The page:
What is homeland? The political battle about a term

Home

Event data

Datum
26. 7. 2017
Host
Team Stronach Akadmie
Location
Team Stronach Akademie, 1050 Wien
Event-type
Vortrag
Participants
dr. Andreas Unterberger, Autor

On Wednesday, July 26th, I attended a talk on an important topic at the the Team Stronach Akademie. The focus was on the not so simple definition of the term „homeland“, which was made a subject of discussion by Dr. Andreas Unterberger. Andreas Unterberger was editor-in-chief of the „Wiener Zeitung“ and the „Presse“. He is the author of a number of books and runs one of the most successful political blogs in Austria.

First of all he started with the juridical, legal definition, according to which homeland is a changing place of residence. That being said, his father still had a right of domicile in a village in Styria, although he studied in Vienna. This had legal consequences, such as his hometown being responsible for him if his father required nursing care. This right of domicile existed until 1939, then it was abolished.

Further, he discussed the subjective, psychological term, according to which, the homeland is a very strong feeling which expresses itself through a bond to a certain area, a certain culture and a certain group of people. From birth, this sense of home increasingly expands. At first it is the mother, then other close people, eventually a city and finally one’s own province.

By the age of 14, this process is emotionally completed. Interestingly enough, this is exactly the age when most people are no longer able to learn a foreign language without an accent. A few examples are Arnold Schwarzenegger and Frank Stronach, who both still have their German accent while speaking English.

From the age of 20, this sense of home starts to reverse. Many young people want to go abroad and explore the world. But the older you get, the more this bond to the homeland returns. This clearly does not apply to everyone, but to most. For example, the Jews, who, despite terrible experiences, would consider Austria and Germany as their homeland once more, and would have many emotional experiences there. From the second half of life, this sense of home becomes increasingly stronger again. The bonds to the smallest circle will always remain the strongest, at least for the average person.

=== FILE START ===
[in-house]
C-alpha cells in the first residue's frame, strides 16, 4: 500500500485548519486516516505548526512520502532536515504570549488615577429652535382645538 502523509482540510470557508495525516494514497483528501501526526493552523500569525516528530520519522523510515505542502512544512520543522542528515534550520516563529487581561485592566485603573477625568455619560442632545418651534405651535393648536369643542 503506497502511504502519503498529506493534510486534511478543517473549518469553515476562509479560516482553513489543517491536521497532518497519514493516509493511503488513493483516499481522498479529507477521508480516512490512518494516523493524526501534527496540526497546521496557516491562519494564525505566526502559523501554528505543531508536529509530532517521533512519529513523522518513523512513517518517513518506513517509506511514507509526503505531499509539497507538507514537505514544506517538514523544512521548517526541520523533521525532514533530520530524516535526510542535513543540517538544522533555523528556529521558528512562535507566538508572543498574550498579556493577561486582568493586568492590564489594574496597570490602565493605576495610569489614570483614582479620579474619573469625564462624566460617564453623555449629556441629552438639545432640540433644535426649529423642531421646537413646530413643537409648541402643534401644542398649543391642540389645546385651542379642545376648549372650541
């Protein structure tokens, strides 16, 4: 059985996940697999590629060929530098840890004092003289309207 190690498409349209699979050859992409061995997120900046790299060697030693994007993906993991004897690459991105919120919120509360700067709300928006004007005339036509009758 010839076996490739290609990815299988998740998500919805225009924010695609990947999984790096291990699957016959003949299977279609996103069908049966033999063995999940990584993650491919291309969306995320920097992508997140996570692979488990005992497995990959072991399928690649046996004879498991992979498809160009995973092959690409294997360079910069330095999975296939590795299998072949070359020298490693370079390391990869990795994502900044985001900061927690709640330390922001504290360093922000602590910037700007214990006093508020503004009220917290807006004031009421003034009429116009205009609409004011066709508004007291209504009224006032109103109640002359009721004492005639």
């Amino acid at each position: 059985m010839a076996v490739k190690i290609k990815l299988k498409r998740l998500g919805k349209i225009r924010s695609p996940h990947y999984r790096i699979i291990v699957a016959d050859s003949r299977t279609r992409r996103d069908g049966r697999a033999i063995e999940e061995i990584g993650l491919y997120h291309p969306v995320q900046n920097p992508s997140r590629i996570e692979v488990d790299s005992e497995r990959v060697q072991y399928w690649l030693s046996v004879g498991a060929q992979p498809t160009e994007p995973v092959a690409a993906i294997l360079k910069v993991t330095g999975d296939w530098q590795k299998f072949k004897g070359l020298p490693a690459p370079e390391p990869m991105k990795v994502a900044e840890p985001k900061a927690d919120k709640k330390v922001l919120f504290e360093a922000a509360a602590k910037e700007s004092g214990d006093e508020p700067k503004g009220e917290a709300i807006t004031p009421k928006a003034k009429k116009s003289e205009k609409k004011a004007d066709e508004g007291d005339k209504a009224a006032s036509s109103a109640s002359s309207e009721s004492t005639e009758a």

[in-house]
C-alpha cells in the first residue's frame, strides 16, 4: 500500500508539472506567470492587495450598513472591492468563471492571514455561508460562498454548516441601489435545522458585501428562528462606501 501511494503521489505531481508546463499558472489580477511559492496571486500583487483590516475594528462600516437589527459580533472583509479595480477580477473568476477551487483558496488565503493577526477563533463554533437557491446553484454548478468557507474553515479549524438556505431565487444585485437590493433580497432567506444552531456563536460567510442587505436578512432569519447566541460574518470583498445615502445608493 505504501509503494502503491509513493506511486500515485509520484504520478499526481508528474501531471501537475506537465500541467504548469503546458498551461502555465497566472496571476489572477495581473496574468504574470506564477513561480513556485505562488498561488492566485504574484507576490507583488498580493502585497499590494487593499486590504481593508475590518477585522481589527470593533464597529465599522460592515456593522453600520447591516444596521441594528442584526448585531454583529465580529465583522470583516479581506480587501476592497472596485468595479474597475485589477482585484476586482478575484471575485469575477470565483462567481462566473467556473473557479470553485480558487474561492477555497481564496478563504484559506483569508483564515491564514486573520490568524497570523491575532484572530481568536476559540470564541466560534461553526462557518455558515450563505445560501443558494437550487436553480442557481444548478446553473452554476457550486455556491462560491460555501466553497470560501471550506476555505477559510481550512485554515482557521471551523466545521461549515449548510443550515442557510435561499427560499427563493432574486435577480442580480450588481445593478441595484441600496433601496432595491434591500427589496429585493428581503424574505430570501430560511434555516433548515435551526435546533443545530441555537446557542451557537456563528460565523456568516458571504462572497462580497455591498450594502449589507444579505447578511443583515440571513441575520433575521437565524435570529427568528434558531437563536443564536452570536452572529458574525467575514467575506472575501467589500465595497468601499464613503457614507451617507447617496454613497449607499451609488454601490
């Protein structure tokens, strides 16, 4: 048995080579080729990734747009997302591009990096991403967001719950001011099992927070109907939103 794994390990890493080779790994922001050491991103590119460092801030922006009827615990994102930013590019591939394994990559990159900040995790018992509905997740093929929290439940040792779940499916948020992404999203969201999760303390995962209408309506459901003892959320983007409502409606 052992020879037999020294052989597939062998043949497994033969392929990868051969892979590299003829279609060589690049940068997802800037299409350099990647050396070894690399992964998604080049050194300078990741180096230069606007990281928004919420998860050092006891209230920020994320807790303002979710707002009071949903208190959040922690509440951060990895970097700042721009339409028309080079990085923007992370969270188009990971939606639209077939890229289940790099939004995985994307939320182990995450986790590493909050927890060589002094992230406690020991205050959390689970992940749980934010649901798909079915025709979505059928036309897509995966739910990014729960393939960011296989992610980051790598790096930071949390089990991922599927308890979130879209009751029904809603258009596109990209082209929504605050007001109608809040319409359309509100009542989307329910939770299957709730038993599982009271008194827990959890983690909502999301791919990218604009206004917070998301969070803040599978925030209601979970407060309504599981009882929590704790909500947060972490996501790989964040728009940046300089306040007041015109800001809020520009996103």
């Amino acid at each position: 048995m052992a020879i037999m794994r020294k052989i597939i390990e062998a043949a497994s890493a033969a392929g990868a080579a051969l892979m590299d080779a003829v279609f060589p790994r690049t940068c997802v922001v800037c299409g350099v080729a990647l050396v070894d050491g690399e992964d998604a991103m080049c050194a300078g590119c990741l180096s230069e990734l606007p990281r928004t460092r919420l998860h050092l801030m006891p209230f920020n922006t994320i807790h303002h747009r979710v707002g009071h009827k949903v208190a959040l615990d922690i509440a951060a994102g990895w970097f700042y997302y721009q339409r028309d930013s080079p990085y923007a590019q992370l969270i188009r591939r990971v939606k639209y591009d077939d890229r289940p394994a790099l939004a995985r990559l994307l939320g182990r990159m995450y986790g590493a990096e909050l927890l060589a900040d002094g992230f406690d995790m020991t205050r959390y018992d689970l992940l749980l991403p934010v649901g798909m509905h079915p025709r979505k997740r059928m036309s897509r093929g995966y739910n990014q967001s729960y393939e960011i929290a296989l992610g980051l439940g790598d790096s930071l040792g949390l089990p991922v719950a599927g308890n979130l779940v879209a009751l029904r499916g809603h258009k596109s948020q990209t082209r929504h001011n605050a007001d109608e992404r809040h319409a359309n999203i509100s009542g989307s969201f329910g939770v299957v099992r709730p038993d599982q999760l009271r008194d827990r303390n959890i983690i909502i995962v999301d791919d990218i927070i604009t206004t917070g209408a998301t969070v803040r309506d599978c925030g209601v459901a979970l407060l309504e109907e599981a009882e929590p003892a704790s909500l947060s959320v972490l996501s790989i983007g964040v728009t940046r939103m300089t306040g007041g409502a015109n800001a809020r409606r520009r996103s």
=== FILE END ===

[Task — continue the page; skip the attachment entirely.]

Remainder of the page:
The student movement of ’68 was a counter-movement to National Socialism, which strongly exploited the sense of home. Also due to this, the student movement was not very patriotic. In particular, in Austria and Germany, the contempt of the homeland can be found.

Nowadays, you can find less national phenomena in the political area as well. In the ’50s and ’60s, for example, there was still brass band music in the ÖVP, politicians commonly appeared in public wearing the Styrian national costume. This changed in the ’70s, when parties were modernised. Then again, the Freedom Party had the problem that they were still attached to a “Great German” solution, therefore, wanting to make Austria a German federal province. But today, this is no longer the case.

The phenomenon of internationalisation continues. The director of the Burgtheater, Martin Kušej, for example, said that he wanted to run a world theatre, and not a national theatre. There should also be foreign language performances.